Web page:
> >Are there any constraints or guidelines for port assignments? If so,
> >I'd appreciate a nifty URL beyond the easily available list of
> >well-known ports.
> The typical is "Run the services at their intended ports. Keep the
> service software hardened against attacks."
Well, I guess I'm really asking for the why. Yes, the big obvious
threat is not keeping up with the security updates? But the one that
actually scares me is someone who finds a hole and just exploits it on
You can configure Apache not to log certain things. So should I
perhaps try to configure it to pitch the logs of the known (and
therefore harmless) attacks into the bit bucket? Or maybe someone has
those configuration settings conveniently at hand? Basically, I don't
see any reason to keep logs on such trash.
Right now the probes seem to come about once per hour. If that's
typical for any random IP address, then there must be a WHOLE lot of
that traffic in the network. So why don't they isolate it and
eliminate the perpetrators?
> Are you planning to provide a public service on that server - or are
> you just setting up a server as your private playground? If you're
> setting up a private playground, don't make it visible outside your
> network. If you're setting up a public service, keep it at the regular
> port 80.
> If it's a public service, make sure you keep up to date with security
> advisories and patches.
Interesting problem... I'd like it to be public, but if the open port
is 80, it seems like the log files are going to be constantly filled
with garbage. I really hate to watch so much stupidity at work.
Quote:> DNS does not map ports.
> If you use anything else but 80, you'll need to always include that
> into the URL. And once there's a visible link somewhere to your site,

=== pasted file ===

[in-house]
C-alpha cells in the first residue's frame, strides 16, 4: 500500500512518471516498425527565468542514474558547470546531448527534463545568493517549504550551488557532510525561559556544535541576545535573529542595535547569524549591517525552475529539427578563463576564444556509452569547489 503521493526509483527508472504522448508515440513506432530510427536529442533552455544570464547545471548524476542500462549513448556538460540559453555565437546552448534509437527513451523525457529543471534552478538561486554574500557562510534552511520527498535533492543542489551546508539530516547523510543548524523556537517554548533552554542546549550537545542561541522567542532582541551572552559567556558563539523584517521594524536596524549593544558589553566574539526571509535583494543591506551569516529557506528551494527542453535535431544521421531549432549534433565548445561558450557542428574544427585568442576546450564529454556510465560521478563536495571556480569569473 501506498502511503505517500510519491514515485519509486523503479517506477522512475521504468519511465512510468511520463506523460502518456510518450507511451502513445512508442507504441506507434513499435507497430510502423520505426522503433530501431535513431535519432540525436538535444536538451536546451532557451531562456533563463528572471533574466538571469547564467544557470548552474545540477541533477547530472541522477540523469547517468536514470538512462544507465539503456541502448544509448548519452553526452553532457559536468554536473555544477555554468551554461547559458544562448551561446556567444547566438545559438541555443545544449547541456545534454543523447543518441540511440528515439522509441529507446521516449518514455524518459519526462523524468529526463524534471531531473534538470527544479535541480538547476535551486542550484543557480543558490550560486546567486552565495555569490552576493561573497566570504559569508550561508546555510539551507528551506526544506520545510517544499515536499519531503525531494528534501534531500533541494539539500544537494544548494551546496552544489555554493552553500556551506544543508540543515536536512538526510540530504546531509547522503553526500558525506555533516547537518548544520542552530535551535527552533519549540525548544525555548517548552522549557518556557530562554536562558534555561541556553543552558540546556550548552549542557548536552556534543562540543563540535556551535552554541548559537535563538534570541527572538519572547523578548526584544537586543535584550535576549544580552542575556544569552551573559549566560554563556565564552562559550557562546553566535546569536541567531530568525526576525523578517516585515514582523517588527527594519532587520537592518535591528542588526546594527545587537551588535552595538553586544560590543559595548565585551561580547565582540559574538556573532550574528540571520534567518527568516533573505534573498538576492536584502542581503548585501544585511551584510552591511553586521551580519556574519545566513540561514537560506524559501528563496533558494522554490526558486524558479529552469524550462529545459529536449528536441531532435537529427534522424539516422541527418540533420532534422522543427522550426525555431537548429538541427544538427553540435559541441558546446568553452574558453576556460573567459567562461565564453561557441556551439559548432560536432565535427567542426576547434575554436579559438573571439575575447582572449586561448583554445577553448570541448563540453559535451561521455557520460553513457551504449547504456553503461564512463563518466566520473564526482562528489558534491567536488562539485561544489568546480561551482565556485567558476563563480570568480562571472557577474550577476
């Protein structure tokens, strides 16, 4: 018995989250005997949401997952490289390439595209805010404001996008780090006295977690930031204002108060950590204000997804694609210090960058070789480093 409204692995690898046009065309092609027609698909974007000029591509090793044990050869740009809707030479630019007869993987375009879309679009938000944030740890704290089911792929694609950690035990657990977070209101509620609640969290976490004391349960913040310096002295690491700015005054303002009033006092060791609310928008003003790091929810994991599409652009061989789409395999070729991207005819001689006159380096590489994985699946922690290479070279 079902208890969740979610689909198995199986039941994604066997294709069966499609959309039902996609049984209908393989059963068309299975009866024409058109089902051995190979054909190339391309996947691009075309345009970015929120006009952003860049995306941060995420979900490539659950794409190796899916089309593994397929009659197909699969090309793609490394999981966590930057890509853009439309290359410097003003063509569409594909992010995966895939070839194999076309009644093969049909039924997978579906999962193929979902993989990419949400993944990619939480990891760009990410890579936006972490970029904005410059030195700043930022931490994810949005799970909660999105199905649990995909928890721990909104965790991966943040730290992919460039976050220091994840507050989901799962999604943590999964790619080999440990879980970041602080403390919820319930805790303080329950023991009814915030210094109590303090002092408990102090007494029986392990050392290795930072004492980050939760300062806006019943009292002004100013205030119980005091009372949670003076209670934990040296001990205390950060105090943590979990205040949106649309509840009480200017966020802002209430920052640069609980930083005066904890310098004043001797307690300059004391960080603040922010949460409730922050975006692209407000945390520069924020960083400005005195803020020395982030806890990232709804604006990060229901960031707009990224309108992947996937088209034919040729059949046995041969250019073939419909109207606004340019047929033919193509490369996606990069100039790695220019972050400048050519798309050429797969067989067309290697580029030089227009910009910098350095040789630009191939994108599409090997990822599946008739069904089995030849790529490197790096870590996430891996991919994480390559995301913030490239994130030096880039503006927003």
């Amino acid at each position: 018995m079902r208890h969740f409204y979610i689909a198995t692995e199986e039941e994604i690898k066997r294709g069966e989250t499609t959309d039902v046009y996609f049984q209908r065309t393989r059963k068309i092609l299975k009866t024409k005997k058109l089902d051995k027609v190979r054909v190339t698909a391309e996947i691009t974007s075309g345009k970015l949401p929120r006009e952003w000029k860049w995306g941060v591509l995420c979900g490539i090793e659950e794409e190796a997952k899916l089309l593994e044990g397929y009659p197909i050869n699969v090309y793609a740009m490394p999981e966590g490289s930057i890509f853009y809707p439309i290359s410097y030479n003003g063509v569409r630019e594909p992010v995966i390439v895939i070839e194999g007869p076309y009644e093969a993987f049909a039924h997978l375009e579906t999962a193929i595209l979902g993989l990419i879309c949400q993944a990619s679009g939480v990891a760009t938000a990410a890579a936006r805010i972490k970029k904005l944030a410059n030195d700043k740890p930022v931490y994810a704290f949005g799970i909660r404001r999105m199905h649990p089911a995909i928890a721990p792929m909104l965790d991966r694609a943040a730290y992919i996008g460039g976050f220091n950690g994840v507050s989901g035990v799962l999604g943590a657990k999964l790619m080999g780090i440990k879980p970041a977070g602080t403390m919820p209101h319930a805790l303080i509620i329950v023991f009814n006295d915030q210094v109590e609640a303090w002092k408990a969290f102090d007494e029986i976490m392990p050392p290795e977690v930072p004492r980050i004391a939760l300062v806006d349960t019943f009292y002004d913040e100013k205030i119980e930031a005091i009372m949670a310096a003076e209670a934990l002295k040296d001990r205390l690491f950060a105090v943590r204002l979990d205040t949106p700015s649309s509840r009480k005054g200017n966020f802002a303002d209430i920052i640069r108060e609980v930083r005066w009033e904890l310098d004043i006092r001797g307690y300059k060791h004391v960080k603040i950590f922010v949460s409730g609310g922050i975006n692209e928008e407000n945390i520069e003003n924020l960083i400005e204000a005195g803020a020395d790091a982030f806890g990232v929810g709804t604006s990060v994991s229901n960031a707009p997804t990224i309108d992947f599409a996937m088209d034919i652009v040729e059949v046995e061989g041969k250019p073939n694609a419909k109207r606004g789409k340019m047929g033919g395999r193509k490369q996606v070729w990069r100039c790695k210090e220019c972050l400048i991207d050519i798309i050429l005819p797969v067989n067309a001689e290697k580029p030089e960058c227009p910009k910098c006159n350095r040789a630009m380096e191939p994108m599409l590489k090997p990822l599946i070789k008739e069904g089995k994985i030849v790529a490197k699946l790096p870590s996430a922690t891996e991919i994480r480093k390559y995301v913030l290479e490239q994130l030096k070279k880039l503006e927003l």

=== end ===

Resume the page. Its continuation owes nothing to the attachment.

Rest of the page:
> your site is public. It may attract less probes when set to some non-
> obvious port, but the ones it'll attract are typically more forceful
> (as they're not bound to some specific port, they can be assumed to
> be more "intelligent" in other aspects, too). So, anyway you'll need
> to make sure your system is hardened.
Well, I worded it badly, but by specifying the port you override the
DNS default of port 80 for HTTP, and that suits my purposes and seems
to work with every browser I've tested. I'm not sure how it works in
terms of providing visible links to the site. For example, would a
search engine be able to deal with a Web server at some port besides
Trying to reword it, but difficult. Besides being stupid and
malicious, the script kiddies are lazy. What I really want is an
absolute block against the *, lazy imbeciles, but something subtly
suspicious to scare off the intelligent hackers. Nothing to make them
think it's a juicy target, but rather something to give them the
willies, to make them think it's just a poison honey pot.
Quote:> Also, I've seen reports of some ISPs (and companies) having their proxy
> configured to only allow connetions to some well-known HTTP service
> ports (80, 8080). Of course, it's possible to configure the browser
> not to use a proxy, but may be a nuisance if the provider also forces
> the use of proxy by prohibiting all non-proxy outgoing traffi to these
When I studied the well-known port list in detail, I found that 591,
8008, and 8080 are listed as alternates for port 80. But there are
about 30 other ports listed with various relationships to HTTP...
Weird list. Lots of them were associated with organizations or
companies. I think I want the HTTP port that is used by the CIA or
FBI. That should make 'em nervous.